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Mike Hanna: Mideast officials on each side under pressure at home
Jerusalem Bureau Chief Mike Hanna reports on the outbreak of violence in the Mideast Friday and the political climate within Israel.
Q: Where did the main outbreaks of violence happen Friday?
HANNA: There were incidents of violence in several areas in the Palestinian territories. At least one Palestinian was reported killed in clashes with Israeli forces in the West Bank town of Hebron. Another two Palestinians were reported killed in separate incidents in the Gaza Strip.
Also, three Israeli soldiers were wounded in what Israeli police say was a suicide bombing in the West Bank. The Israeli police say a Palestinian walked into a roadside restaurant near a Jewish settlement in the Jordan Valley and detonated an explosive device, killing himself.
The restaurant was reportedly full of Israeli soldiers at the time. Incidentally, there was a similar bombing attack seven years ago near exactly the same restaurant during a previous uprising.
Q: What are we hearing about the motivations behind that suicide bombing with it coming on the heels of Mideast peace talks in Washington this week?
HANNA: There's been no claims of responsibility or no certainty about the motive of this particular bombing attack. However, in various Palestinian territories, there has been great discontent expressed at funerals for Palestinians who have been killed in recent days and talk against the peace talks in Washington.
There has been pressure being brought to bear from the Palestinian public on the leadership not to take part in these talks while, say these Palestinians, other Palestinians are being killed by Israeli forces.
But some of the pressure is coming to bear on the Israeli authorities from sections of the Israeli public. There was an Israeli motorist who police say was killed in a drive-by incident. He was killed, police say, by a Palestinian gunman. His funeral was held in Jerusalem Friday and settler organizations say his death is evidence that negotiations cannot continue while Israelis remain under fire.
So, the leaders on both sides are experiencing a certain amount of public anger by allowing these talks to go on. At this stage, the leaders seem to be standing firm in their support of the negotiations, apparently not willing to let the conflict on the ground dictate the course of events.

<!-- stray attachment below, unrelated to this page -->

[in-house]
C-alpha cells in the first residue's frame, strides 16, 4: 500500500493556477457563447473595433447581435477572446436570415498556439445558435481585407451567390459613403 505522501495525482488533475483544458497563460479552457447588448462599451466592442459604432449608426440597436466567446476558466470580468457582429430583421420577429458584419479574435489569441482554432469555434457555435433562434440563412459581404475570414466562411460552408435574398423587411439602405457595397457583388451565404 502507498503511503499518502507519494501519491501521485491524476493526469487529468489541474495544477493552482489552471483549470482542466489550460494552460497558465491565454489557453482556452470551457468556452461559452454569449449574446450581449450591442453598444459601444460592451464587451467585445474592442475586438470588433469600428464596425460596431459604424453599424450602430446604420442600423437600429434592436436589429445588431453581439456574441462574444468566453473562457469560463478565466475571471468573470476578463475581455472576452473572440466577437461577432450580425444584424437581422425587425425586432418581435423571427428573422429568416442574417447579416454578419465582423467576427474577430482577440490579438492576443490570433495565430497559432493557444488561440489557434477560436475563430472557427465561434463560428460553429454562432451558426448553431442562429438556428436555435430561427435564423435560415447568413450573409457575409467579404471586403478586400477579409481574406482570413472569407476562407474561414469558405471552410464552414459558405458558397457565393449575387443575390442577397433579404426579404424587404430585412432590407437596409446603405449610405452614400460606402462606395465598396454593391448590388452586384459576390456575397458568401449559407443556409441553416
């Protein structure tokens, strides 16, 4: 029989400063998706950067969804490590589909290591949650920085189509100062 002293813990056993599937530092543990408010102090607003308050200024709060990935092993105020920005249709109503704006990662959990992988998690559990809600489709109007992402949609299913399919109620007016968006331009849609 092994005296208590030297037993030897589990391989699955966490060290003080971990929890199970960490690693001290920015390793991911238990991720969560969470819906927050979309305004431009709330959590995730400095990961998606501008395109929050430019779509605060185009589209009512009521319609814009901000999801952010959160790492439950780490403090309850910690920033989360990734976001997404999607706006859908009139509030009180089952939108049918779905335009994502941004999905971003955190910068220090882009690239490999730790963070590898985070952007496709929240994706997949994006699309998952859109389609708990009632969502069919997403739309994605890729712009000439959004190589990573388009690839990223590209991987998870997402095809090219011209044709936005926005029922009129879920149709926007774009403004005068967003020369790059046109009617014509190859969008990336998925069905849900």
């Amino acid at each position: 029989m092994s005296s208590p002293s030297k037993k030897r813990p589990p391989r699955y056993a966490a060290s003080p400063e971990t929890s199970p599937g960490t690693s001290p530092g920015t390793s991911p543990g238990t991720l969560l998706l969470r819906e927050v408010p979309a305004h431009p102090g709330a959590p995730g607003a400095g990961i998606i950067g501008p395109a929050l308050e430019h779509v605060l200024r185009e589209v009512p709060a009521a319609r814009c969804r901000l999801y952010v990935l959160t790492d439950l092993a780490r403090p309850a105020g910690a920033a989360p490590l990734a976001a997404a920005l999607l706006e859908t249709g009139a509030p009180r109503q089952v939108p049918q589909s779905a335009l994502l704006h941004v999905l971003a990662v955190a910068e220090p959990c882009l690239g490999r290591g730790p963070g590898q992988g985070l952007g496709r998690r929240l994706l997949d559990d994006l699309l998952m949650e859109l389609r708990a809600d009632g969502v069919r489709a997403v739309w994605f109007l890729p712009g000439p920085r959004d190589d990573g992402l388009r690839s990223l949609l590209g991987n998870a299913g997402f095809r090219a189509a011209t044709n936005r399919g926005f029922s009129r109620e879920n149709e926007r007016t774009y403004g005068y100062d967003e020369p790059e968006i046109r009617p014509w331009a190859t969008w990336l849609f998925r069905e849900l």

Q: Is the latest violence expected to have an effect on the upcoming Israeli elections?
HANNA: Yes, it appears the election campaign will be taking place against the backdrop of this conflict. And the conflict is a major theme of the elections, given that the two contenders -- Ehud Barak and Ariel Sharon -- both say they have absolute dominant ideas on the preservation of Israeli security.
Obviously, depending on which camp the Israelis are in, they will point to the violence as a reason to vote for or against a candidate. Ariel Sharon has argued he is the best person to provide security for Israelis. He professes to still be intent on achieving a peace, but not the peace he says Ehud Barak is offering. Sharon has insisted that the peace negotiations being conducted by Barak are nothing less than a sellout of the Israeli identity and a threat to Israeli security.
For his part, Barak and his supporters are adamant that getting a peace deal is the best solution to the violence. And they are looking to achieve a peace deal as a prop for Barak's political survival, in a way. He has made quite clear that the elections on prime minister will be a public mandate on the peace process, in particular his peace efforts.
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